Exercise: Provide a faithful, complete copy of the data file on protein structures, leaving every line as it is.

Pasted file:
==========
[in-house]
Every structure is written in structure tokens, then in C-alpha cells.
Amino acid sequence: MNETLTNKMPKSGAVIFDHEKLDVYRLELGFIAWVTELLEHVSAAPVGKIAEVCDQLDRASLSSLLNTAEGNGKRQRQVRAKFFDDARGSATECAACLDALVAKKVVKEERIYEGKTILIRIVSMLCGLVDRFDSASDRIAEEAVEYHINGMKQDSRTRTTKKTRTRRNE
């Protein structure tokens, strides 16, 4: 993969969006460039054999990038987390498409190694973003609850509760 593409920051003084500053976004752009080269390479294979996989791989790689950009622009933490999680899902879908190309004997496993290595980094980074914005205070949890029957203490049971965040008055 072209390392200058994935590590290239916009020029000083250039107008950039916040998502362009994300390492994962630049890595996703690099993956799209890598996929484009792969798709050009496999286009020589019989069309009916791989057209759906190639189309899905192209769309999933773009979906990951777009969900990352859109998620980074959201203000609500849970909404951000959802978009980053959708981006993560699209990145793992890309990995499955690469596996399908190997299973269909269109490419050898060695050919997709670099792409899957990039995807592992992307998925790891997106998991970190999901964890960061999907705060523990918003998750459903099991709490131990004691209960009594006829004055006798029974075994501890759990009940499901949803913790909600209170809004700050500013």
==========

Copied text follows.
[in-house]
Every structure is written in structure tokens, then in C-alpha cells.
Amino acid sequence: MNETLTNKMPKSGAVIFDHEKLDVYRLELGFIAWVTELLEHVSAAPVGKIAEVCDQLDRASLSSLLNTAEGNGKRQRQVRAKFFDDARGSATECAACLDALVAKKVVKEERIYEGKTILIRIVSMLCGLVDRFDSASDRIAEEAVEYHINGMKQDSRTRTTKKTRTRRNE
């Protein structure tokens, strides 16, 4: 993969969006460039054999990038987390498409190694973003609850509760 593409920051003084500053976004752009080269390479294979996989791989790689950009622009933490999680899902879908190309004997496993290595980094980074914005205070949890029957203490049971965040008055 072209390392200058994935590590290239916009020029000083250039107008950039916040998502362009994300390492994962630049890595996703690099993956799209890598996929484009792969798709050009496999286009020589019989069309009916791989057209759906190639189309899905192209769309999933773009979906990951777009969900990352859109998620980074959201203000609500849970909404951000959802978009980053959708981006993560699209990145793992890309990995499955690469596996399908190997299973269909269109490419050898060695050919997709670099792409899957990039995807592992992307998925790891997106998991970190999901964890960061999907705060523990918003998750459903099991709490131990004691209960009594006829004055006798029974075994501890759990009940499901949803913790909600209170809004700050500013």